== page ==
The reason is due to a basic consideration: when you have four different questioners, who should one prioritise? As a matter of urgency, one should really prioritise the wicked, so he will not reject the law, but from an educational perspective, it’s wrong to reward insolent behaviour. For this reason, the simpleton comes first, since he asked a question and does not have the ability to explore the idea himself. This is then followed by the wicked son, so he should not reject the tradition, followed by the one who does not know how to ask, since he will otherwise sit idle. Finally, one should respond to the wise son, since he is not conceited, and seeks to deepen his knowledge. He will also meanwhile spend the time exploring the answer himself.[67] This order of the four sons in Rashi would represent a unique aspect of Rashi’s commentary concerned with guiding the education of children. 


4.     The simpleton - 1968


In the Midrash, Talmud and Haggadah, the four sons are all presented as asking questions about the Passover laws. In the commentary of Rashi, it divides the sons into two categories. The first comment refers to the ‘wicked son’ and the ‘one that does not know how to ask:’ On Exodus 13:5, Rashi comments:


this service: [that] of the Passover sacrifice (Mechilta, Pes. 96a, Mechilta d’Rabbi Shimon ben Yochai). Now was it not already stated above (12:25): “And it shall come to pass when you enter the land [that you should keep this service], etc.” Now why did [Scripture] repeat it? Because of the thing that was newly introduced in it. In the former chapter (12:26), it says: “And it will come to pass if your children say to you, ‘What is this service to you?’” [There,] Scripture refers to a wicked son, who excludes himself from the community [by saying “to you”], and here (verse 8), “And you shall tell your son,” refers to a son who does not know to ask. Scripture teaches you that you yourself should initiate the discourse for him (Mechilta 14) with words of the Aggadah, which draw his interest [lit., draw the heart]. — [from Mechilta 18:14]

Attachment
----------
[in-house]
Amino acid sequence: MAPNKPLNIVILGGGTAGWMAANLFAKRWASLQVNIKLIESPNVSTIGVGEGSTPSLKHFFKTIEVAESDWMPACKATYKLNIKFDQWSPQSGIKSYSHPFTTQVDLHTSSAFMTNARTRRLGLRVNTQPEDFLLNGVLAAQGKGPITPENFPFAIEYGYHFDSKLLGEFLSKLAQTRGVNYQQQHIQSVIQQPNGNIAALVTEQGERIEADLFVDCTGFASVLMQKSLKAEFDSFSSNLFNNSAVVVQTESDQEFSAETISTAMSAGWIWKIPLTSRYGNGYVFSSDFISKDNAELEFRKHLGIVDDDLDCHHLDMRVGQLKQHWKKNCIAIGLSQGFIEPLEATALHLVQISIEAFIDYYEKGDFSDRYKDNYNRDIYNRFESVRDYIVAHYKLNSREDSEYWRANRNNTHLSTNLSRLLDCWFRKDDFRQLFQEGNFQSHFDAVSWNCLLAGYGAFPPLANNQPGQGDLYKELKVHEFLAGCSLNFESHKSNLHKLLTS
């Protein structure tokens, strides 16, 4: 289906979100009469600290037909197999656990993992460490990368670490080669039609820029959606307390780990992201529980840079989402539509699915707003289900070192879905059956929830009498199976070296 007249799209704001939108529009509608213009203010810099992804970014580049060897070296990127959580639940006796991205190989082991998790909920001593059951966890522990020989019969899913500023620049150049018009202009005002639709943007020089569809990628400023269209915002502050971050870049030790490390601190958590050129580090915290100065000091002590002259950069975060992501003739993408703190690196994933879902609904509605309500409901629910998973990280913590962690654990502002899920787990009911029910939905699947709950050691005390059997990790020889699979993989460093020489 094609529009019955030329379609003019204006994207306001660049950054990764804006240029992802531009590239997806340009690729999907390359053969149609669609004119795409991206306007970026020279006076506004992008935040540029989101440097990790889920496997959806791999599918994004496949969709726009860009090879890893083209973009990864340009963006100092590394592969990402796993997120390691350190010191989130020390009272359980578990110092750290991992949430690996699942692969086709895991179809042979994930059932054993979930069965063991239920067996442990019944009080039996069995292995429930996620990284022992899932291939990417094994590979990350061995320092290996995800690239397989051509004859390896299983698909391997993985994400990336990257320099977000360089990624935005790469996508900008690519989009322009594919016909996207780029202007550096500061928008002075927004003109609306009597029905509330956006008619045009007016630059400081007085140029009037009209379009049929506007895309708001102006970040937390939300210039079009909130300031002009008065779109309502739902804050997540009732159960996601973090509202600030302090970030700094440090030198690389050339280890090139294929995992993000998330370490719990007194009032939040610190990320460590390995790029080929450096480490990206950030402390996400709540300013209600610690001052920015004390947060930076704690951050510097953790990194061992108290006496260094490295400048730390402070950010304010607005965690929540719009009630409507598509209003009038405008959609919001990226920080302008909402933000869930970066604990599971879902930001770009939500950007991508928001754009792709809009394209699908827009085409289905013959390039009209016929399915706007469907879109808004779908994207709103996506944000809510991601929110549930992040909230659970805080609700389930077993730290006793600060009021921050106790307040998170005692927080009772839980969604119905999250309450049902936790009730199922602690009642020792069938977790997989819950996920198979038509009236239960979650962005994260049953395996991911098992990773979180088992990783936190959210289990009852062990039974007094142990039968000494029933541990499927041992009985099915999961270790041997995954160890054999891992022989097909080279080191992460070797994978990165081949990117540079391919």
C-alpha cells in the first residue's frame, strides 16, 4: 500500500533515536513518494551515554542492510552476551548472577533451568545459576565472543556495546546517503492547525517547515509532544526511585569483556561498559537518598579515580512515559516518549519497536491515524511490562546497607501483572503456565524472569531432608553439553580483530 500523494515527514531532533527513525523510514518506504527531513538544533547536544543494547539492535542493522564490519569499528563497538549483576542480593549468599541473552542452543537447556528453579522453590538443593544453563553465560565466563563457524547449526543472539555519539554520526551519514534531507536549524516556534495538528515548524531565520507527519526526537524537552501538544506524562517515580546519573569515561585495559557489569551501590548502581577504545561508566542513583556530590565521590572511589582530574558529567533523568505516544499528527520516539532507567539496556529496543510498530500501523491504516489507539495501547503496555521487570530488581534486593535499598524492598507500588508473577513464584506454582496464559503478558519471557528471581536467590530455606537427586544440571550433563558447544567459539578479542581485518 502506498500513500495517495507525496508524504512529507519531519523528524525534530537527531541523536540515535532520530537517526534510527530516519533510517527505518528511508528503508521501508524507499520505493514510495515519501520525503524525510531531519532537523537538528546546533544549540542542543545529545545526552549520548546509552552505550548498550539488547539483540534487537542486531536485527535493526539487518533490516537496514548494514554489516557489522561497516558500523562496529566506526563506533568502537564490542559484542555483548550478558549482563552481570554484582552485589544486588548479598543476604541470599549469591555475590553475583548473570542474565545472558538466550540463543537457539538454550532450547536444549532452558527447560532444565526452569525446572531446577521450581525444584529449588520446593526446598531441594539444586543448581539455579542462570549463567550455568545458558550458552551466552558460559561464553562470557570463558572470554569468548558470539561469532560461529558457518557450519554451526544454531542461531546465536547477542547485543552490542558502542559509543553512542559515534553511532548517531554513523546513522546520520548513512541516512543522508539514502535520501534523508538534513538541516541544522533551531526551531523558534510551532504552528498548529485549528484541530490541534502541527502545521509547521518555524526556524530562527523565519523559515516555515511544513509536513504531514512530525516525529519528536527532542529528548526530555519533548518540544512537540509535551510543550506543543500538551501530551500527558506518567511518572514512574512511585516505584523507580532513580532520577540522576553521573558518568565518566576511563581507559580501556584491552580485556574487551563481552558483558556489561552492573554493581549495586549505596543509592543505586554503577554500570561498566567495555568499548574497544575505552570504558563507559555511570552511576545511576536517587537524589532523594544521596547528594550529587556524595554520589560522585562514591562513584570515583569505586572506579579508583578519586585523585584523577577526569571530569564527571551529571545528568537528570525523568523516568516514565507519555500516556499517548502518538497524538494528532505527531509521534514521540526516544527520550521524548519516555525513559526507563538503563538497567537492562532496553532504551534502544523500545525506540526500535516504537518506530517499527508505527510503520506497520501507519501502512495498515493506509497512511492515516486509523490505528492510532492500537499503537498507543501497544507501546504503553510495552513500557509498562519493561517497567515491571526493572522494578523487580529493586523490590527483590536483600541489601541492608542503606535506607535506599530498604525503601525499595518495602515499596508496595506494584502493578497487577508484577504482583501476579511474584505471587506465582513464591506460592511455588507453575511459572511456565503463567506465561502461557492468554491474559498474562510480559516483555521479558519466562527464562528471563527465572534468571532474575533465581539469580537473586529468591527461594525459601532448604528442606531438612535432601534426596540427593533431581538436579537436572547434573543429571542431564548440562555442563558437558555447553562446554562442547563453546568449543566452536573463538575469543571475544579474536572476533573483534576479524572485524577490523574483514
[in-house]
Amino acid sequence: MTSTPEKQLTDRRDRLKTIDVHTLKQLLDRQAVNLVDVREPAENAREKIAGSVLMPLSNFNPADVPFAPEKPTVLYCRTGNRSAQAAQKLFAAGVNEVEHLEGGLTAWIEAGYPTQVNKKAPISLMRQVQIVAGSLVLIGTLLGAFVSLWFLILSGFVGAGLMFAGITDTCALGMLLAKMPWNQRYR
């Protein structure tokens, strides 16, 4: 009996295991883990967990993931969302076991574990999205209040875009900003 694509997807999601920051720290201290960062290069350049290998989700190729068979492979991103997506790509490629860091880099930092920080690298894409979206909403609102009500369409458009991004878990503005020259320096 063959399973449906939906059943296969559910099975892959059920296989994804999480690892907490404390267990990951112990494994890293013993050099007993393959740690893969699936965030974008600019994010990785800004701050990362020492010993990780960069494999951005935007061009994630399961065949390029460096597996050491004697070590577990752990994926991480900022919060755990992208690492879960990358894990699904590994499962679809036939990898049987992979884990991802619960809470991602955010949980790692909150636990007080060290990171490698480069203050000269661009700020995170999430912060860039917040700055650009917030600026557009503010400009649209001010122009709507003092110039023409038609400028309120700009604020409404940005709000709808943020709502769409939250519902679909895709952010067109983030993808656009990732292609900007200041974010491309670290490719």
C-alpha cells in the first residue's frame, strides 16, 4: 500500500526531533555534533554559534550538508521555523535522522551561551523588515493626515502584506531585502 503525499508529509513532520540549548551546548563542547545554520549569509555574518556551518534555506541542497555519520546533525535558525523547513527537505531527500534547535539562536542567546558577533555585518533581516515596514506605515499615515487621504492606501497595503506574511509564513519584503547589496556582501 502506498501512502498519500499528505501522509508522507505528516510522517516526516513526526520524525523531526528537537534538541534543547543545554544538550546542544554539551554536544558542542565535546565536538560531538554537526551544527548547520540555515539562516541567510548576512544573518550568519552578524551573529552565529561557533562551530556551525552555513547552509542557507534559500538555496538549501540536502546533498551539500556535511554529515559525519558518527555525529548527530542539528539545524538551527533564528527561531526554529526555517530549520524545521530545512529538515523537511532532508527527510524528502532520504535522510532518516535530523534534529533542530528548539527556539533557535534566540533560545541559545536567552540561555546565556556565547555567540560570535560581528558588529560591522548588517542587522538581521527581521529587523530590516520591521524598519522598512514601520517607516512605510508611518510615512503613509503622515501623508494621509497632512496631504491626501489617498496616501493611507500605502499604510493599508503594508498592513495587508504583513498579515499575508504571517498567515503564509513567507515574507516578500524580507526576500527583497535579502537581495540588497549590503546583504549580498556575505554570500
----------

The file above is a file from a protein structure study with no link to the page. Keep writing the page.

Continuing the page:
In a second comment Rashi refers to the ‘simpleton’ or ‘stupid one’ (tipesh) and the ‘wise son.’ On Exodus 13:14, Rashi comments:


“What is this?”: This is [the question of] the simple child, [referred to in the Haggadah,] who does not know how to pose his question in depth, and asks a general question: “What is this?” Elsewhere it [Scripture] says: “What are the testimonies, the statutes, and the judgments, etc.?” (Deut. 6: 20). This is the question of the wise son. The Torah spoke regarding four sons: the wicked one (Exod. 12:26), the one who does not understand to ask (Exodus 13:8), the one who asks [a] general [question], and the one who asks in a wise manner. - [from Yerushalmi, Pesachim 10:4]


Why does Rashi divide the four sons into two categories, while the Talmud and the Haggadah combines them? Taking into consideration Rashi as a commentary committed to biblical interpretation on the level of p’shat, the categories of the four sons are very different. The first comment of Rashi relates to the ‘wicked son’ and the ‘one that does not know how to ask,’ as they are both asking questions in the context of the Passover laws. The Torah is saying that one must answer these two sons, because, otherwise, they will not keep the laws of Passover: the ‘wicked one’ rejects the laws and the ‘one that does not know how to ask’ has no knowledge at all. The other two sons, while they may have questions, the nature of their asking is more about the reasoning for the laws.


The second comment of Rashi that relates to the ‘simpleton’ and ‘wise son’ is actually relating to the verse that discusses the law of redemption of the firstborn, in the context of the the ‘simpleton’ and all the laws of the Torah in the context of the ‘wise son’ – not the laws of Passover at all. It is only after that we establish the Torah informs that even questions of the simpleton should be responded to, Rashi concludes that certainly, then, the wise son should be responded to. In this context, Rashi concludes that the Torah informs then that in fact all questions about the laws of the Torah in general should be responded to.[68] As explained, however, Rashi in his commentary on the Torah does not regard the four sons as a single unit in the context of Passover, following p’shat, thus ignores the midrashic interpretation of the scripture, as found in the Haggadah.